I believe some of the bigger guys do BSoD (business services over DOCSI), L2 out the CMTS then take it to a central router for the CPEs gateway. Being that the GW lives on the CMTS in a normal setup, during node splits that would require customers moving to a new CMTS it might mean the customer doesn’t have access to that subnet anymore.
BSoD makes that a non-issue since their GW doesn't reside on the CMTS anymore, just move their vlan and they're good.
Aaron, I was thinking something similar. I've never once had a node split require moving a customer to a different CMTS. Even the very old and (relatively) low capacity 7200 VXR could serve several nodes per line card and supported several line cards per chassis. Newer cBR8, E6k, and the like can serve many many times more customers across dozens of nodes. Every L3 CMTS I've worked on uses something akin to ip unnumbered so as long as the customer stays on the same CMTS, their IP address will continue to work regardless of what interface or line card their connection terminates on.
E6K using gen 1 DCAMs can do about 32 service groups give or take, not that hard to get to a point with splits where you want to go past those numbers. Gen 2 DCAMs double that by going to 16 connectors compared to 8. cBR8 is less than the E6K.
The point of node splits is to lower customers per SG, you can’t just split and stay on the same chassis if you’re at capacity on slots.
If you take the Comcast approach and start pushing fiber deeper in order to remove actives your node counts sky rocket. All the whole they’re lowering counts on SGs as well.
Even us little guys or working on lowering customers per SG, they have to be moved somewhere which would be another chassis if you’re out of free connectors on like cards.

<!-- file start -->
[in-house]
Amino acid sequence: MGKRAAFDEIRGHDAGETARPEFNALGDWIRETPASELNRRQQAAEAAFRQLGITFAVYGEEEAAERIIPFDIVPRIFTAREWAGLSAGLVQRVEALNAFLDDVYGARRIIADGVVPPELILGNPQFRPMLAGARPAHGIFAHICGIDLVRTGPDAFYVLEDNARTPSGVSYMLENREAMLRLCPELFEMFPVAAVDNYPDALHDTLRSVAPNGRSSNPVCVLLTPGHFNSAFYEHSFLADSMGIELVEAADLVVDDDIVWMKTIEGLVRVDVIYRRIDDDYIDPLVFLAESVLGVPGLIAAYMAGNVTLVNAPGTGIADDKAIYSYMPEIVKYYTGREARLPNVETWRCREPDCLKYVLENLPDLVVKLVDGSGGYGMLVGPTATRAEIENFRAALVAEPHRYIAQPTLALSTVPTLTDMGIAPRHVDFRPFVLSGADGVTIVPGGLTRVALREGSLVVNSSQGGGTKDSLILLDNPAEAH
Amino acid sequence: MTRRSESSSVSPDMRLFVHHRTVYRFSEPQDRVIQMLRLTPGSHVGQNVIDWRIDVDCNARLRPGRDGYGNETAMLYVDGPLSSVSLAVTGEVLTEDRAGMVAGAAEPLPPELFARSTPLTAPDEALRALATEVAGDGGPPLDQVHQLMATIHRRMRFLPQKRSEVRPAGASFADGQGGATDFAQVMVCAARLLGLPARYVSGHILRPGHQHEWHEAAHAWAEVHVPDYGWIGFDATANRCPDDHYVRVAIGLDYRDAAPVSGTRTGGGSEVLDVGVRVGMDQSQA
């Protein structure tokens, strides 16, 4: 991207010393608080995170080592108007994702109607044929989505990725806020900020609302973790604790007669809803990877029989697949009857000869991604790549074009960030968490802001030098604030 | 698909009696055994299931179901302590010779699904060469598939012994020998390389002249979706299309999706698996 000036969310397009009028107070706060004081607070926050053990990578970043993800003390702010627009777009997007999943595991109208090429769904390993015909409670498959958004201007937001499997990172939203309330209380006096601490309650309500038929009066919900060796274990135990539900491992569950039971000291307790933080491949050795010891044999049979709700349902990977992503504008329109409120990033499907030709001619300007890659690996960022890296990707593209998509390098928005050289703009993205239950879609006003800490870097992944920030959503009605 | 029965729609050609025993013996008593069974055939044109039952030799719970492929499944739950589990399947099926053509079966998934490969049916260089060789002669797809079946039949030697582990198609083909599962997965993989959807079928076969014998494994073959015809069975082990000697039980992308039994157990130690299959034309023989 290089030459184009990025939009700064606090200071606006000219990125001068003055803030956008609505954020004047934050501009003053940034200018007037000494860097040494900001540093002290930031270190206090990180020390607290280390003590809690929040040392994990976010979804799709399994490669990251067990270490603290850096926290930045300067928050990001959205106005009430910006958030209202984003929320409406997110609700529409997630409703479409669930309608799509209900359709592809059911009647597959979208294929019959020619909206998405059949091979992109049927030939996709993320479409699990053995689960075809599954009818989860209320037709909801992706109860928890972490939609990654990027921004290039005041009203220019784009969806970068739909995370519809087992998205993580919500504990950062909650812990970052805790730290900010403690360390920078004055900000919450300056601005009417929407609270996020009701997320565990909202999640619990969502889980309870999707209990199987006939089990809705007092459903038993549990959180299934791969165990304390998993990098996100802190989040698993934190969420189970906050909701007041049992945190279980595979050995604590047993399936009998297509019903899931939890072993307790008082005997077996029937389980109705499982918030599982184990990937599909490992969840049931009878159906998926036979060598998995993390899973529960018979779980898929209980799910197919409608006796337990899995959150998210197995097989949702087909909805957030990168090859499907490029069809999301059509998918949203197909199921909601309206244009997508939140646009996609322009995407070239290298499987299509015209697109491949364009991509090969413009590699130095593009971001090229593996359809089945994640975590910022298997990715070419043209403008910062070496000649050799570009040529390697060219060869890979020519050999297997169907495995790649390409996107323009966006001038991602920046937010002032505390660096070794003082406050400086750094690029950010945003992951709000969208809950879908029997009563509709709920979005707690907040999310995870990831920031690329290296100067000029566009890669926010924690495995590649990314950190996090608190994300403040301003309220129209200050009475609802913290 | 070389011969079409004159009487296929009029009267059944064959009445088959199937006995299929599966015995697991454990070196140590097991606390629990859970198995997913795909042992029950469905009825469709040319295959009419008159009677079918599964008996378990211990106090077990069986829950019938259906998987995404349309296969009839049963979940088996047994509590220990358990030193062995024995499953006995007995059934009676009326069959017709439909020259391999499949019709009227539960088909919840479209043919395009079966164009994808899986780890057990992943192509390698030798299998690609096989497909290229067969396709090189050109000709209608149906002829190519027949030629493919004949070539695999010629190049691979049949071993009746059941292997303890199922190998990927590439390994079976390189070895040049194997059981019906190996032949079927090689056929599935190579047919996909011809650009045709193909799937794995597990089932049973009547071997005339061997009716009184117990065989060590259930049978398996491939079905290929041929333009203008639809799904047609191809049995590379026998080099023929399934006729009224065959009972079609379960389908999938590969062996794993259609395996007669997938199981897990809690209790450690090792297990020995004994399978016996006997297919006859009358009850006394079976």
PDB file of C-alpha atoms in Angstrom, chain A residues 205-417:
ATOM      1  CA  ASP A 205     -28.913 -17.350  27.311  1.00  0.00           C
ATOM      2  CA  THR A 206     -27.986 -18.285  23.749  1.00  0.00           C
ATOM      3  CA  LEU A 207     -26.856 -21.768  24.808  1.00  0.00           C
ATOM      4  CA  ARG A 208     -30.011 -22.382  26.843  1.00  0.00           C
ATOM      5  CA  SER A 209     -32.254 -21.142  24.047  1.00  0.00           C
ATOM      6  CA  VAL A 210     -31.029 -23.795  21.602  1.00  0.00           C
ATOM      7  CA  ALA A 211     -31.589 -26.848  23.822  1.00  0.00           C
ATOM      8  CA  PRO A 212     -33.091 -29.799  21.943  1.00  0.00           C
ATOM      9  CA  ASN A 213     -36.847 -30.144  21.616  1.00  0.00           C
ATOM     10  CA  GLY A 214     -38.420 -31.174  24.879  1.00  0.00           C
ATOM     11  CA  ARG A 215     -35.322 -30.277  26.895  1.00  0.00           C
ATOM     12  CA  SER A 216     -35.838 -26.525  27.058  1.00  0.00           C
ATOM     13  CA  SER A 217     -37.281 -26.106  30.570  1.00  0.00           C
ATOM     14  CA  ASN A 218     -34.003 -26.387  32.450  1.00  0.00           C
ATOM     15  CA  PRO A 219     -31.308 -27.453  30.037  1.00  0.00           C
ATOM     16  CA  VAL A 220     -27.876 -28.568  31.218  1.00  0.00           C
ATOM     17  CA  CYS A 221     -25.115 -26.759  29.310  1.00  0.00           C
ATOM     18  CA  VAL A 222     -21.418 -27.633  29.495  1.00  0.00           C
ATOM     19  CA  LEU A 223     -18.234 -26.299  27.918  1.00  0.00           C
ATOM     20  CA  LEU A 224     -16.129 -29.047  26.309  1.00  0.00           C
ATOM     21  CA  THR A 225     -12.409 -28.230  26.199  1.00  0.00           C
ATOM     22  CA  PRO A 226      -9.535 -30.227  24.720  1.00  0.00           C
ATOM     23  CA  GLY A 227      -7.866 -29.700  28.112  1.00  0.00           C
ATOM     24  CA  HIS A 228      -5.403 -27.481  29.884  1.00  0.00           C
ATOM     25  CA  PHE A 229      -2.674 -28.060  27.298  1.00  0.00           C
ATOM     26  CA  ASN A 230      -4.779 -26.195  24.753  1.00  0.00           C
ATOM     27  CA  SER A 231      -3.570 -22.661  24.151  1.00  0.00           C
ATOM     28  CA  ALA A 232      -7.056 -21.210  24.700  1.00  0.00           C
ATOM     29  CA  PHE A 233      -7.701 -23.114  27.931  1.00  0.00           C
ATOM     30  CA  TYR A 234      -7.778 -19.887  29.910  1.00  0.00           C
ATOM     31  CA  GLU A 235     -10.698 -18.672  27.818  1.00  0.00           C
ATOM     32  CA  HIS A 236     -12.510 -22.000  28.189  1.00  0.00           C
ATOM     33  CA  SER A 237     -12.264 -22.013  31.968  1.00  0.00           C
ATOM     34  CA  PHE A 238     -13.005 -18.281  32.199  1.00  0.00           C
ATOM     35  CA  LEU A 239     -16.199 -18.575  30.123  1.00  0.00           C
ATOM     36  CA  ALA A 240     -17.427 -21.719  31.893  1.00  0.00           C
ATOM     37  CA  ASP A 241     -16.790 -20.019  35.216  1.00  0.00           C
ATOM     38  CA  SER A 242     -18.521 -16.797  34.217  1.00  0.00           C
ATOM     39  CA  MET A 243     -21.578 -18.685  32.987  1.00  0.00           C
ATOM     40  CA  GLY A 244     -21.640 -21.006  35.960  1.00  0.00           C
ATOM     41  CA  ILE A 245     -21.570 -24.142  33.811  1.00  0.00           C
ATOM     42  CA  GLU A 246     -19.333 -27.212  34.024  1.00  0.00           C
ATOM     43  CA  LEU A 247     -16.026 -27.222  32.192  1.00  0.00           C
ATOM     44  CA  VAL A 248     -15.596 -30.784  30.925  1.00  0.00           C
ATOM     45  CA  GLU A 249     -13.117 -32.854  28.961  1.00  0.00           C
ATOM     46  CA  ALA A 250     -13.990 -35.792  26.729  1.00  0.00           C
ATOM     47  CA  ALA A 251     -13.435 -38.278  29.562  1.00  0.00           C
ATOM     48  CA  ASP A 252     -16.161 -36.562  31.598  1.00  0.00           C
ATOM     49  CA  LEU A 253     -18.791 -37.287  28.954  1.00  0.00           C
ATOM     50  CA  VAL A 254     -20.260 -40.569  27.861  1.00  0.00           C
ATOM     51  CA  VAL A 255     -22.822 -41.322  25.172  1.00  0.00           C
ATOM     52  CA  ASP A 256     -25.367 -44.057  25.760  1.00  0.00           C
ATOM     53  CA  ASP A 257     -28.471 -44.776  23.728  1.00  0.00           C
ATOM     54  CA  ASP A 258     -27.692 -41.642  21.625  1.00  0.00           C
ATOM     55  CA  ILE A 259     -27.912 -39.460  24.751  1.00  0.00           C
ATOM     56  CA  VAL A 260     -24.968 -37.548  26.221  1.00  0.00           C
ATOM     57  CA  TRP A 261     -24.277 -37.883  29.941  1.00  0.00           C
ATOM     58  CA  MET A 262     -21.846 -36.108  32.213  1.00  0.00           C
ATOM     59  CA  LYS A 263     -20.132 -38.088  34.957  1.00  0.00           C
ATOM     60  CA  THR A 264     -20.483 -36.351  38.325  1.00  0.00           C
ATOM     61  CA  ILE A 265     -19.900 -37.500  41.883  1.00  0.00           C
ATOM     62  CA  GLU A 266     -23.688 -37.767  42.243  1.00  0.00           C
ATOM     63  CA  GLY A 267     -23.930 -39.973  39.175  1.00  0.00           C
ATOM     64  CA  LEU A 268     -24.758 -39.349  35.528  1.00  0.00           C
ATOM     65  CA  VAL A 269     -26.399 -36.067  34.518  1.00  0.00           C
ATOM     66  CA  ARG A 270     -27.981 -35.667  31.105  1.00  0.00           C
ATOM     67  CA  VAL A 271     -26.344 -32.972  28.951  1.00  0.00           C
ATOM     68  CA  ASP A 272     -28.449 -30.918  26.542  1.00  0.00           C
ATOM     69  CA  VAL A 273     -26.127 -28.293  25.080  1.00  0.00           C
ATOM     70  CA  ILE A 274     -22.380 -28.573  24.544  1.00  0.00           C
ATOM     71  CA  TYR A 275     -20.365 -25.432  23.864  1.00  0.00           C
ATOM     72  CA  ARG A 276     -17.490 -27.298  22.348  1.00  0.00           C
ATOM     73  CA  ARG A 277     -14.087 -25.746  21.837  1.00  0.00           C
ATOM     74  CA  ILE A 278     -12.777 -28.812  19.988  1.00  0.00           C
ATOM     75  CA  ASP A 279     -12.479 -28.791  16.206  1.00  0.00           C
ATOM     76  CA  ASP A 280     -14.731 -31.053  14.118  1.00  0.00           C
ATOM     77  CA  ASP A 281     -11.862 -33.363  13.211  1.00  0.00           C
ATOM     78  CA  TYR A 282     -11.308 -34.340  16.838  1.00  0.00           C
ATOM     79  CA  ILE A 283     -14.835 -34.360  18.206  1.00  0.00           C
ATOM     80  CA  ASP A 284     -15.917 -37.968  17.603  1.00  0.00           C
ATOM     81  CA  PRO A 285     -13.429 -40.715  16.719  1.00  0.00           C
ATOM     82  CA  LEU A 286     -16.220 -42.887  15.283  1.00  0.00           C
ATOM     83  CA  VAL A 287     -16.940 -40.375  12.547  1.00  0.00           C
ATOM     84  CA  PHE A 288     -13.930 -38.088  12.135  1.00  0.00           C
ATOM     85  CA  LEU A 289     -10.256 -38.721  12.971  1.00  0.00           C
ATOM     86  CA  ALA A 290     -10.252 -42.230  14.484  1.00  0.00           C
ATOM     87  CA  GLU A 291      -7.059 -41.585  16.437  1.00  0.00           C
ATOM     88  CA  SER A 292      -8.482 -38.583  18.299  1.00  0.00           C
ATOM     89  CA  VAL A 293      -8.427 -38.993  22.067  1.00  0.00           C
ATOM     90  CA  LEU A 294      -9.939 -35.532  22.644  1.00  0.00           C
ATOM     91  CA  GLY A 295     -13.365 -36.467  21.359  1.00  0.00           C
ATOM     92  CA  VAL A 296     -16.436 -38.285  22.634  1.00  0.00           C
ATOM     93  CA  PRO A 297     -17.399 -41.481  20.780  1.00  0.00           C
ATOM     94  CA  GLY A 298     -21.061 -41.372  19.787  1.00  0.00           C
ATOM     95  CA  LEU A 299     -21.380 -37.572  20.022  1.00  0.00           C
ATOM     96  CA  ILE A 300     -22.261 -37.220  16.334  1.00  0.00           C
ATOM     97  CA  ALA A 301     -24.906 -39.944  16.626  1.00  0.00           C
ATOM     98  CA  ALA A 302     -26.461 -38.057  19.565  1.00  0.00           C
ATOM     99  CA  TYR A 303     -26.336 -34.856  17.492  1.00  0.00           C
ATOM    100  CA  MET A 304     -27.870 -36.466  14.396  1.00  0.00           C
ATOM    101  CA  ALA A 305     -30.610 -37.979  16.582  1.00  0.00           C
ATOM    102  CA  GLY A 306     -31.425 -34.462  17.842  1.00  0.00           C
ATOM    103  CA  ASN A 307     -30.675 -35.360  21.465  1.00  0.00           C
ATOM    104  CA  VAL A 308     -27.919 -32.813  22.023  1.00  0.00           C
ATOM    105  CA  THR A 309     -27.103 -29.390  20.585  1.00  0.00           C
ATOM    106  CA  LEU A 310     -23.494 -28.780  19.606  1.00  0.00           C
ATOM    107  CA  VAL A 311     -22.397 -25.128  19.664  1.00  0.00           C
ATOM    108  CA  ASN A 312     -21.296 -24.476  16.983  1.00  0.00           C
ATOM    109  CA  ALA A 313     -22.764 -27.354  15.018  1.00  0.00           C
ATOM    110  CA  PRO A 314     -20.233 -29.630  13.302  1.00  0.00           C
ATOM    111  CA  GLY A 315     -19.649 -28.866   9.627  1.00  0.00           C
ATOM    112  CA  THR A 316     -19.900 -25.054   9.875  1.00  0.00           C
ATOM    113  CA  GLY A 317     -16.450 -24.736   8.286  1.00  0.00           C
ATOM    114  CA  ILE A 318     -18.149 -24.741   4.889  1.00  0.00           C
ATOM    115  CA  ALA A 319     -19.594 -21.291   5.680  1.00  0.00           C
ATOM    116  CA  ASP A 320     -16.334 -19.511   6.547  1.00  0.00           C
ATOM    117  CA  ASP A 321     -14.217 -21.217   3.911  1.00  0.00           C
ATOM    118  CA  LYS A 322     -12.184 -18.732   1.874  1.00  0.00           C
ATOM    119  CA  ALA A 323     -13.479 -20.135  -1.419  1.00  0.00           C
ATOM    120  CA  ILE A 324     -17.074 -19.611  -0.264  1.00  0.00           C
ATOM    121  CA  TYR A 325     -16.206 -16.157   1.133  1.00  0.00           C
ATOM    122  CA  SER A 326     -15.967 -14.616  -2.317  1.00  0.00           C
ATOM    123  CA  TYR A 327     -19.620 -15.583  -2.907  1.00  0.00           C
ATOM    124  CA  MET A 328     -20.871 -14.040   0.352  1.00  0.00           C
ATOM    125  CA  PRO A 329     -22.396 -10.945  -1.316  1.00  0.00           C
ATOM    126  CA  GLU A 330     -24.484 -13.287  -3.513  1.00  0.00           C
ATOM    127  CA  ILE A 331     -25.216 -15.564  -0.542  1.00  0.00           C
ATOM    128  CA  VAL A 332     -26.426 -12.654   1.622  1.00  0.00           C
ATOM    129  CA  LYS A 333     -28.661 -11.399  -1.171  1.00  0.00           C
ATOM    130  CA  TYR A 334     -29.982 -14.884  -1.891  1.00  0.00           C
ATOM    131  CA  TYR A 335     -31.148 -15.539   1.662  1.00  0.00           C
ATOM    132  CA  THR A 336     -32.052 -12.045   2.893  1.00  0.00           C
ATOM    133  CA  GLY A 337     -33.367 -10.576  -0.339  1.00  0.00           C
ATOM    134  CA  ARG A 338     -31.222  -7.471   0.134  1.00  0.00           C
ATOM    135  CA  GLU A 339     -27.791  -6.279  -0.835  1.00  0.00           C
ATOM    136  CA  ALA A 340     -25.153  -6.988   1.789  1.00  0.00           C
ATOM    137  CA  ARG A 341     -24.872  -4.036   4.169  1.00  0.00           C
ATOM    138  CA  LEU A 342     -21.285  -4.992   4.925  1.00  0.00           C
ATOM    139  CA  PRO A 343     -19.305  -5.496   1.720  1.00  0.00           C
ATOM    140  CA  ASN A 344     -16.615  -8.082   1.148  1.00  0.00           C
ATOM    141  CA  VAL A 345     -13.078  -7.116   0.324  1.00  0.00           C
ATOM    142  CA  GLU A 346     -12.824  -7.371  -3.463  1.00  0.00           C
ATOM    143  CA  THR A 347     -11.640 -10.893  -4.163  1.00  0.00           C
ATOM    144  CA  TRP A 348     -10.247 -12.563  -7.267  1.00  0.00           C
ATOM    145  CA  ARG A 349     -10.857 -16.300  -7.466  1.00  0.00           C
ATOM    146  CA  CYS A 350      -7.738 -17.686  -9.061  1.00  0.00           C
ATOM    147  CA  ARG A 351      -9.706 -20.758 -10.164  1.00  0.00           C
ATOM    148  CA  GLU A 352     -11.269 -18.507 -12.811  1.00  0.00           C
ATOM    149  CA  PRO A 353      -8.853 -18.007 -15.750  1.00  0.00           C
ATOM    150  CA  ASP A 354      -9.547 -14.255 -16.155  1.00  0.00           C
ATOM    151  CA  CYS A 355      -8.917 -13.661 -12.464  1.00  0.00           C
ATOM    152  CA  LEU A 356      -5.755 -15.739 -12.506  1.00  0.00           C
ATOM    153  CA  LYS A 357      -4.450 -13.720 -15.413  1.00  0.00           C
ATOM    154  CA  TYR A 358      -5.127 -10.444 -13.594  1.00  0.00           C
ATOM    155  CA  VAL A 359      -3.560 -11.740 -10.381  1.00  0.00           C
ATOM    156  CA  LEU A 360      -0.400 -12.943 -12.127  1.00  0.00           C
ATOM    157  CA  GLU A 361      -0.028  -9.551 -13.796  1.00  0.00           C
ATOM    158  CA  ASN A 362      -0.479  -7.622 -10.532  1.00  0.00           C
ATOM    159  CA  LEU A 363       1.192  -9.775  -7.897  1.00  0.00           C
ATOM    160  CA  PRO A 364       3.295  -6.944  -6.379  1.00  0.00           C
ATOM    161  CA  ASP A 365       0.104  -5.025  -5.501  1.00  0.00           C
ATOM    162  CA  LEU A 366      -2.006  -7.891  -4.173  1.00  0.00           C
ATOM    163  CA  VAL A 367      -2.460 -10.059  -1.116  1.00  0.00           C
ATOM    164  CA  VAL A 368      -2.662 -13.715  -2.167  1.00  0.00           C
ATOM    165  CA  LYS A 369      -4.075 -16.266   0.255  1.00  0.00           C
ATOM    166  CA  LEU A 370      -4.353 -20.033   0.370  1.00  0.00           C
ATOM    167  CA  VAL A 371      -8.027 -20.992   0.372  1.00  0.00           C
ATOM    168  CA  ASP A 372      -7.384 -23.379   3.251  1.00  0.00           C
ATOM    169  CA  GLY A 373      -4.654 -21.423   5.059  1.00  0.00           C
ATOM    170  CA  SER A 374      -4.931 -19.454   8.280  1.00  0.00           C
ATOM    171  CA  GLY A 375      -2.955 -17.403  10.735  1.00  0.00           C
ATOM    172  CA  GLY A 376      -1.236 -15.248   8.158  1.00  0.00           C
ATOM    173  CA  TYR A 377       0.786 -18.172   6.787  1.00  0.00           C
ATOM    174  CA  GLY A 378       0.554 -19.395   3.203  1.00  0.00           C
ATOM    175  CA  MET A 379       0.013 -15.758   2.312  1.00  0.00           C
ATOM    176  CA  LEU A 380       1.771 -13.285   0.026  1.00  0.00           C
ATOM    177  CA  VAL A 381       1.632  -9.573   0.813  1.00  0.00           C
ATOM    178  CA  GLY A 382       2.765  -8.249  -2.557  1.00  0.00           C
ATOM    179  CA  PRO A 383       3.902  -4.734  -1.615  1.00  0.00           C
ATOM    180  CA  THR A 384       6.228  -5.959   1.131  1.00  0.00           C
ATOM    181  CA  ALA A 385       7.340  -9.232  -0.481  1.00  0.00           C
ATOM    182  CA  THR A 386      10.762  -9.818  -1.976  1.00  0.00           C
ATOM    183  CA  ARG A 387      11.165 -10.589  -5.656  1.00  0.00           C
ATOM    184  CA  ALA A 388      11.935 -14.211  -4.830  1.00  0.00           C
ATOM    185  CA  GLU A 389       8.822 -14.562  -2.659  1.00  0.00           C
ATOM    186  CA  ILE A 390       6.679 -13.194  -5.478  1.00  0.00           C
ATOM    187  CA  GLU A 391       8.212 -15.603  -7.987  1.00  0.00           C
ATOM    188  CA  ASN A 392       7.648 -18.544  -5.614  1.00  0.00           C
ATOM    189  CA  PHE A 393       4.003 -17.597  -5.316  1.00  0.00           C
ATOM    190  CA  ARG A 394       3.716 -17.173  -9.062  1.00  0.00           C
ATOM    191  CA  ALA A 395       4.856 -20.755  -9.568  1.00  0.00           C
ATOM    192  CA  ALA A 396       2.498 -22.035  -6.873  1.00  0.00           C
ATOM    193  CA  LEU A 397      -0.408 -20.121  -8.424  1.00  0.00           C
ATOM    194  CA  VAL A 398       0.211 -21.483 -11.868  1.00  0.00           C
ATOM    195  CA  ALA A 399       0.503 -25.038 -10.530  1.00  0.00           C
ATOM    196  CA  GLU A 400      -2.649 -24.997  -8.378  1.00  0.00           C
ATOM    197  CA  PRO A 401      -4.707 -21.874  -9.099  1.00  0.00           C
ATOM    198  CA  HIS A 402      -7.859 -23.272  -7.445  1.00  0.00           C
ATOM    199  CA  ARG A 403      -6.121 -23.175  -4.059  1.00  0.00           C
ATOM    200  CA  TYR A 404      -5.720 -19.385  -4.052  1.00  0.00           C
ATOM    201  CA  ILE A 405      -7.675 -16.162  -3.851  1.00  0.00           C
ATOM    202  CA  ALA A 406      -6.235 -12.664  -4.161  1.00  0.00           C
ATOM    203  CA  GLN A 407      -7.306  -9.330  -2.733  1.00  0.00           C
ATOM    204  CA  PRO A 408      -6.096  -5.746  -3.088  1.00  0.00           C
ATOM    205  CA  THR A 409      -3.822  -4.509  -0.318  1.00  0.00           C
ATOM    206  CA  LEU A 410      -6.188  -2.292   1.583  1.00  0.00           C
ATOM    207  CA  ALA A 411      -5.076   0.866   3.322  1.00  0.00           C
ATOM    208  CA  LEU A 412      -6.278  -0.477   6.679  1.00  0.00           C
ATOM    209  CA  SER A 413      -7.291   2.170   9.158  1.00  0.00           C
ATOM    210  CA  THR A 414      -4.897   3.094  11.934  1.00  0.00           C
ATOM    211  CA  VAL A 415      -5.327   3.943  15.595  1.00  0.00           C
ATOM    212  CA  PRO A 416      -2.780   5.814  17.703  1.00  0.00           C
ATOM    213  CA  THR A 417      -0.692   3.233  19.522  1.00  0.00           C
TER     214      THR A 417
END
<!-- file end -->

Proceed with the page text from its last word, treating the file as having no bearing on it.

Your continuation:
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Aaron, I was thinking something similar. I’ve never once had a node
split require moving a customer to a different CMTS. Even the very old
and (relatively) low capacity 7200 VXR could serve several nodes per
line card and supported several line cards per chassis. Newer cBR8, E6k,
and the like can serve many many times more customers across dozens of
nodes. Every L3 CMTS I’ve worked on uses something akin to ip unnumbered
so as long as the customer stays on the same CMTS, their IP address will
continue to work regardless of what interface or line card their
connection terminates on.
16 connectors per DCAM2 times 6 cards is 96 DS service groups in a chassis. At ~1.2 Gbps per connector (using 32 SC-QAM DOCSIS 3.0 channels) that’s ~ 100gigabits per chassis. Quite a bit above my scale ;- )
The E6k can also do DOCSIS 3.1, which we use today, though I’m not sure what the capacity limit is per DCAM/SG/connector when both SQ-QAM and OFDM are used in combination.
You can do 32Q plus 2 OFDM blocks as well. But who has that kind of spectrum, we surely don’t. A 96Mhz block maybe.
But you can’t take the total at 100G and say that’s beyond your scale, you don’t run at full saturation do you?
And in order to run DCAM2s you’ll have to upgrade the RSMs to the gen2s as well.